So far, the calls for greater international support, particularly from the United States, have fallen on deaf ears.

“The United States does not support armed conflict in Afghanistan. The country was at war for 44 years. We do not want to see a return to conflict in Afghanistan, and we hear from Afghans that they don’t either,” a State Department spokesperson told Fox News Digital. 

NRF Afghanistan

National Resistance Front fighters claimed to have launched successful attacks against the Taliban in Nangarhar, Laghman and Nuristan provinces. (Source: National Resistance Front)

Given President Biden’s focus on rallying NATO and the West to help Ukraine defend itself against Russia and the strategic importance placed on countering China in the Indo-Pacific, there does not appear to be any appetite from the current administration on renewing conflict in Afghanistan.

In the Taliban’s pursuit to bring peace and stability to Afghanistan after nearly 40 years of war, they are also accused of committing war crimes in the process, according to a new report from Amnesty International.

When the Taliban conquered Kabul, members of the security forces and ousted the Ashraf Ghani government who fled to the northern Panjshir province, once a hotbed of anti-Taliban resistance. In retaliation for the resistance and to enforce compliance from the population, the Taliban engaged in a campaign of collective punishment.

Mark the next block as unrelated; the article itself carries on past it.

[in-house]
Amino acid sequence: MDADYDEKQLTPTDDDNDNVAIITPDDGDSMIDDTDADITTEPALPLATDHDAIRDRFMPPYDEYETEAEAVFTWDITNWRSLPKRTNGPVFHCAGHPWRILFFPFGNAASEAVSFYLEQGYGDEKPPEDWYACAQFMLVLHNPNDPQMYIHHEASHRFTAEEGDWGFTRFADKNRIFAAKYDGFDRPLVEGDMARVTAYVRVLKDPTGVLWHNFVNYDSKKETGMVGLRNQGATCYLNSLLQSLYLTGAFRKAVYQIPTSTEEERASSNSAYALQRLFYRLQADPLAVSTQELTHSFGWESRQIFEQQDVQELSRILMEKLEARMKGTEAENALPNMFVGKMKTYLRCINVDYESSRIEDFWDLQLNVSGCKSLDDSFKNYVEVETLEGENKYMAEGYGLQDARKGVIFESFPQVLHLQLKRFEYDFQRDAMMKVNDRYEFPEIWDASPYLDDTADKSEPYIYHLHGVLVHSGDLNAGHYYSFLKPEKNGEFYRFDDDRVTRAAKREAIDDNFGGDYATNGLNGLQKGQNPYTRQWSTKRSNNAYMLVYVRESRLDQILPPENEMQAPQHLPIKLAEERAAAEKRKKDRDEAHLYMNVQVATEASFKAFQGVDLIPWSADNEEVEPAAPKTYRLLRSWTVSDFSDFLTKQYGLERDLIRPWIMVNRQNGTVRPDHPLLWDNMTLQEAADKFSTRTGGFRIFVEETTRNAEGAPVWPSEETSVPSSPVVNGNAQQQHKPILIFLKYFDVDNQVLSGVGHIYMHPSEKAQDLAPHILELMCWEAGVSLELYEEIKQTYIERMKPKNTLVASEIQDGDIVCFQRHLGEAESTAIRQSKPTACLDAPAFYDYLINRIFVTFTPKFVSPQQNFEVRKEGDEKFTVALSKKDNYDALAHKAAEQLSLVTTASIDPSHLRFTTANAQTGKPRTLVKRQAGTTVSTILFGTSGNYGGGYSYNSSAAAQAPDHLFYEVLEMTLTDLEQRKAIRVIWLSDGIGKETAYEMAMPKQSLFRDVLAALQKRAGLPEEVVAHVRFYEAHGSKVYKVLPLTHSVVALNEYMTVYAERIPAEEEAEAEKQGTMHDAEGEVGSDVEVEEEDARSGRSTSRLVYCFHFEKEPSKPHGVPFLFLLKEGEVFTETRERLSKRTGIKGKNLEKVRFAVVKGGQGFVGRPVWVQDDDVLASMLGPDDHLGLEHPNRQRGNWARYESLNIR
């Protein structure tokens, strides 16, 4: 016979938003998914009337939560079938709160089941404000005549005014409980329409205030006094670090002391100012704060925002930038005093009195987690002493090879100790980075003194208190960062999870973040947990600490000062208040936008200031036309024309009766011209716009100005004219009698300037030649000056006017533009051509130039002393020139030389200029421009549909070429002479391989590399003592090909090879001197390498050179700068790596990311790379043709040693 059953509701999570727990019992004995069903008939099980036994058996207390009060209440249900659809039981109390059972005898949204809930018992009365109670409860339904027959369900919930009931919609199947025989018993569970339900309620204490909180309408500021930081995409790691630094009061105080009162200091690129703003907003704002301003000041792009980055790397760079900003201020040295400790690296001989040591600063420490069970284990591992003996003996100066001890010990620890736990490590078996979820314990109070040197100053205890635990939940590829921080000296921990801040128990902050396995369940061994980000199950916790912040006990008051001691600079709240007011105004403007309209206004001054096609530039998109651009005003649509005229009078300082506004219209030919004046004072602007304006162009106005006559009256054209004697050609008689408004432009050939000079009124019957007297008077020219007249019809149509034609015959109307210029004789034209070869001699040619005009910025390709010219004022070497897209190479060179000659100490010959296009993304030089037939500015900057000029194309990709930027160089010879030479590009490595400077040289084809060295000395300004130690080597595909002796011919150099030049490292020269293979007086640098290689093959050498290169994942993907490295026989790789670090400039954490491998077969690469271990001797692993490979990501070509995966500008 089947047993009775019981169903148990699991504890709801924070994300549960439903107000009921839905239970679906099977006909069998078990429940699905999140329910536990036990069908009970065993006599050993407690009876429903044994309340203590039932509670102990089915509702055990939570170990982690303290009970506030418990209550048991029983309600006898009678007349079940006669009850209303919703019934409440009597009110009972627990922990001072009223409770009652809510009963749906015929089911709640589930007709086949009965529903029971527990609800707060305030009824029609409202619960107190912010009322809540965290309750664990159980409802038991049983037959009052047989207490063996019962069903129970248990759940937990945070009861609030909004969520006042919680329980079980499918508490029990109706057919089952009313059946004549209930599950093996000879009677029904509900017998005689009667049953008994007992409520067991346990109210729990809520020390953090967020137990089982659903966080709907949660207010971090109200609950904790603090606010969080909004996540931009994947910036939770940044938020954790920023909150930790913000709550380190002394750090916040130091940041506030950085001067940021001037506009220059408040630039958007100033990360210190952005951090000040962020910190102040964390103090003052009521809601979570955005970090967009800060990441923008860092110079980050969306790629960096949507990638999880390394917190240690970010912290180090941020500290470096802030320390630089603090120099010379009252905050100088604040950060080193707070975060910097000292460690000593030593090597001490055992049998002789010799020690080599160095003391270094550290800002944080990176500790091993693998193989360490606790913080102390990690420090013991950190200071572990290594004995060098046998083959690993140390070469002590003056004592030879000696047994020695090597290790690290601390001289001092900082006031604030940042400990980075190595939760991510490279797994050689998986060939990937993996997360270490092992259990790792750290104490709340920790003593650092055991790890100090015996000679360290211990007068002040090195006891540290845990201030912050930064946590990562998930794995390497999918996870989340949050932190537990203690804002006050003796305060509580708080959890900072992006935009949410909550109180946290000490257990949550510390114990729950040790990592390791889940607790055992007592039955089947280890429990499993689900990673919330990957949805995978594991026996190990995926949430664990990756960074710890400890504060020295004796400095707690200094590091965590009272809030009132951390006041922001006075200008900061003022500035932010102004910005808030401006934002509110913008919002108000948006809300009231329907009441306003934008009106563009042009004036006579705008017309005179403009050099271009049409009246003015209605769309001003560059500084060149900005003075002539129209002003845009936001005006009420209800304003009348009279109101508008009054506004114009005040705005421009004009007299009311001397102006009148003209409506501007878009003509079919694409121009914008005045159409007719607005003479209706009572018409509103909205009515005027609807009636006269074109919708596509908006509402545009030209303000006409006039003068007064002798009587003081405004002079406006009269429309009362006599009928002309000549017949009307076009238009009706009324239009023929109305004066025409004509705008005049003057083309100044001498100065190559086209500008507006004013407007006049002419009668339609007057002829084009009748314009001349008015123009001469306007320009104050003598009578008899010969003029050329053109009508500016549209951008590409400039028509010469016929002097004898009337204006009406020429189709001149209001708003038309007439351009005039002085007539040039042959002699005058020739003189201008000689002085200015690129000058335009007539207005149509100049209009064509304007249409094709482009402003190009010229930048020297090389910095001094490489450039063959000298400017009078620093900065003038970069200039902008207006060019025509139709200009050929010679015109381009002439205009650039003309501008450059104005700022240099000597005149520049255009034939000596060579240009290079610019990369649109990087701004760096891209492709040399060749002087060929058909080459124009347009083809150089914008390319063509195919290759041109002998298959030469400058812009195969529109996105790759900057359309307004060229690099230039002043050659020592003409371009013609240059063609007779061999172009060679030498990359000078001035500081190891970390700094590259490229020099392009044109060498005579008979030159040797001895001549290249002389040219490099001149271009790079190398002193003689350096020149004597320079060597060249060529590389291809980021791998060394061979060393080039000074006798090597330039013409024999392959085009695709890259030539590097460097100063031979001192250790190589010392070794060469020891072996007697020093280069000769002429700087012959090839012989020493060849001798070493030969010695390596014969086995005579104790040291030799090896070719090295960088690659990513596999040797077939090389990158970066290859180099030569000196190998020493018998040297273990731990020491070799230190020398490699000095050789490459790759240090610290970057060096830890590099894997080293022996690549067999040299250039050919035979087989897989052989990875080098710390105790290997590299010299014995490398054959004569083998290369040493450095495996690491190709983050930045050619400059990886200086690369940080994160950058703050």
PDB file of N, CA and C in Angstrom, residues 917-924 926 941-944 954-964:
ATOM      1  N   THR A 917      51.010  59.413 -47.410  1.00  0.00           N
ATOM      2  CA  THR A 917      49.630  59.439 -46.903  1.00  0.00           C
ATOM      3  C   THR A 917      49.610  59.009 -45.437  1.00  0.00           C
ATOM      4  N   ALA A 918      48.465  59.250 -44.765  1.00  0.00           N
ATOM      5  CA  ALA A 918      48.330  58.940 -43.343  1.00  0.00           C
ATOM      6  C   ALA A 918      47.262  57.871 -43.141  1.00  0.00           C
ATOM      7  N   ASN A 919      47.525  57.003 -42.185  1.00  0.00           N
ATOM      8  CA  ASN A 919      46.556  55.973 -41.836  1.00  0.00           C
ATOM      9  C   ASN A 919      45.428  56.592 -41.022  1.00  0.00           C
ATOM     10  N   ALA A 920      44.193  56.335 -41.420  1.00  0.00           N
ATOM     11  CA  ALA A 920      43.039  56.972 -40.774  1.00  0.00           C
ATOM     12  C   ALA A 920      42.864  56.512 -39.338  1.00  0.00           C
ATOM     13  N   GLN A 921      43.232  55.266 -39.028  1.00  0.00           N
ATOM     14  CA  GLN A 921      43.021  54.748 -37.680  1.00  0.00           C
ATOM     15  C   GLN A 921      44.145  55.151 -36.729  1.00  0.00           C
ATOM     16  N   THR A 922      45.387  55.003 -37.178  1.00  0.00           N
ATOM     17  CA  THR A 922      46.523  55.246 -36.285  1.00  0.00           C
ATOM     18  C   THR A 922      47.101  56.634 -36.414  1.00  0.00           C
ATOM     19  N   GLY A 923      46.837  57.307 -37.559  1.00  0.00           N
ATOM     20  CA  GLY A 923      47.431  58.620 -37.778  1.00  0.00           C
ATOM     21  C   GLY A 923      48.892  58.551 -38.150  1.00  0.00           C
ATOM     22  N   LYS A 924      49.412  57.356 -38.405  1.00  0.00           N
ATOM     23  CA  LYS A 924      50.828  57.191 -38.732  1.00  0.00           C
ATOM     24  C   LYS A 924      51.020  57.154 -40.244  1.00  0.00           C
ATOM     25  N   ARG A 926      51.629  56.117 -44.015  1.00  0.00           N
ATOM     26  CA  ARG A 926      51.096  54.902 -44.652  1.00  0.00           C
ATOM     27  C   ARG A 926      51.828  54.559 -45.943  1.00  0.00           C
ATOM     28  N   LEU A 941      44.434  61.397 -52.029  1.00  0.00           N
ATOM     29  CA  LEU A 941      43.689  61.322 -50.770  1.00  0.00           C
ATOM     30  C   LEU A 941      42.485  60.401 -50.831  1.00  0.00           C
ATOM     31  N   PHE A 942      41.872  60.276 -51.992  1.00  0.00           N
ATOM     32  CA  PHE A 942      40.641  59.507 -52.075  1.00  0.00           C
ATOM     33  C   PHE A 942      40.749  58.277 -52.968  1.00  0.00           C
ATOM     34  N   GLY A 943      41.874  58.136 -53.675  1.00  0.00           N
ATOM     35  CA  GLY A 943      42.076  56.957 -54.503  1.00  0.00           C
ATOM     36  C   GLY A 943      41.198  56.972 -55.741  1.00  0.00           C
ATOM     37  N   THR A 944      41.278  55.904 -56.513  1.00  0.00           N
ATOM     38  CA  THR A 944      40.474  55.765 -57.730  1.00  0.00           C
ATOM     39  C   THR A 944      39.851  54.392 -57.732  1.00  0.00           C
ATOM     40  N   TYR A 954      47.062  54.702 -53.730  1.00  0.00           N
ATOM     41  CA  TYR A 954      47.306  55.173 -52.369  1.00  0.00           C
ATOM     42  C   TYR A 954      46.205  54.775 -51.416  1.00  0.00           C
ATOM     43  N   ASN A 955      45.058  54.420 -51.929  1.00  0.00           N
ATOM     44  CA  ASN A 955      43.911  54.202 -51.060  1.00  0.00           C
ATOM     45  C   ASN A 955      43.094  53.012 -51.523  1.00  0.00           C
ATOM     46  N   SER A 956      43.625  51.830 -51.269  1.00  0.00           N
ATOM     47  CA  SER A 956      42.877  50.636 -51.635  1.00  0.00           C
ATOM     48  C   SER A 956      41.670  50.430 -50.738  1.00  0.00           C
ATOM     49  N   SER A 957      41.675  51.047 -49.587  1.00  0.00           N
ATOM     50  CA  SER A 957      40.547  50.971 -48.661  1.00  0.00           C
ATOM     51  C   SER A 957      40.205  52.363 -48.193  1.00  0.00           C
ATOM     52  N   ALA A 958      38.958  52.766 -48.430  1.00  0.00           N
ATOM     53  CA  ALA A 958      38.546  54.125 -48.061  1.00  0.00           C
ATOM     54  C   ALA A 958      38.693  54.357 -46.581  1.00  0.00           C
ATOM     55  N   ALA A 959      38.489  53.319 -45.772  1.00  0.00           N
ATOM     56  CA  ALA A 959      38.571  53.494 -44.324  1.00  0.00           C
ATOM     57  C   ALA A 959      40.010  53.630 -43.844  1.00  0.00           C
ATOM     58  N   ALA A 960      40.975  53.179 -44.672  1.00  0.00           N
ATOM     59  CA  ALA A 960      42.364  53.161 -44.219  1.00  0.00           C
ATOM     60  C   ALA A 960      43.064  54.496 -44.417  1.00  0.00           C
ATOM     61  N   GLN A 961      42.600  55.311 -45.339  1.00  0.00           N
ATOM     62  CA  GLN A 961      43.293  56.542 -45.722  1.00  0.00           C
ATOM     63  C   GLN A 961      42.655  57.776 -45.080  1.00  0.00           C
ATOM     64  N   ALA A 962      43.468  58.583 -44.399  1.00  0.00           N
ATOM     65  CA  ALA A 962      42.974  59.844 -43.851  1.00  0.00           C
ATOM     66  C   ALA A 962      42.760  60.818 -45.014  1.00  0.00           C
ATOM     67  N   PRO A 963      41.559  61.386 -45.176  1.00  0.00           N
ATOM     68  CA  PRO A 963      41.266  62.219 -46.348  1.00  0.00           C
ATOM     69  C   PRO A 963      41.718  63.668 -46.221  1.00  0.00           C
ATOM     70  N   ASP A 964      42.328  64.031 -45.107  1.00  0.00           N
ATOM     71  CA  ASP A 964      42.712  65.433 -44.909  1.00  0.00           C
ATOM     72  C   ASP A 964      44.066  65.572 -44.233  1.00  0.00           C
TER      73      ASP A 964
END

Amnesty International alleges the Taliban have committed war crimes and other gross violations of international law against civilian populations in Panjshir.

“In Panjshir, the Taliban’s cruel tactic of targeting civilians due to suspicion of their affiliation with the National Resistance Front (NRF) is causing widespread misery and fear,” Agnès Callamard, Amnesty International’s Secretary General, said in a statement. Some of the Taliban’s brutal tactics include extrajudicial executions, torture, hostage-taking, unlawful detention and the torching of civilian homes.

NRF fighters stand behind the flag representing the National Resistance Front of Afghanistan

National Resistance Front fighters stand behind the flag representing the National Resistance Front of Afghanistan. (Ali Nazary, head of Foreign Relations of National Resistance Front of Afghanistan )


Resistance from the NRF remains spirited but is contained to certain pockets of the country. The NRF also lacks cohesion with other opposition groups which makes combating the Taliban even harder. Two years into their nascent insurgency, there is little hope that the NRF, along with other opposition groups, can actually topple the Taliban government.  

“There is currently no serious challenge to Taliban rule in Afghanistan,” Max Abrahms, professor of terrorism studies at Northeastern University, told Fox News Digital.

To mark the two-year anniversary of the fall of Afghanistan to the Taliban, the NRF urged neighboring nations to avoid establishing strategic or formal relations with them. Although the Taliban have not received recognition worldwide, the NRF also lacks external backing to fund its efforts, a key ingredient to sustaining a successful insurgent campaign.

Taliban fighters on vehicle in Afghanistan

Taliban fighters patrol on the road during a celebration marking the second anniversary of the withdrawal of U.S.-led troops from Afghanistan, in Kandahar, south of Kabul, Afghanistan, on Tuesday, Aug. 15, 2023. (AP/Abdul Khaliq)

“The problem for the NRF is the lack of international support. It is hard to see the resistance gaining any serious momentum without substantially more external support. The Biden administration touted its role in withdrawing American troops from Afghanistan and ending this so-called forever war. So it’s hard to imagine U.S. support for any armed group in Afghanistan under this administration, Abrahms said.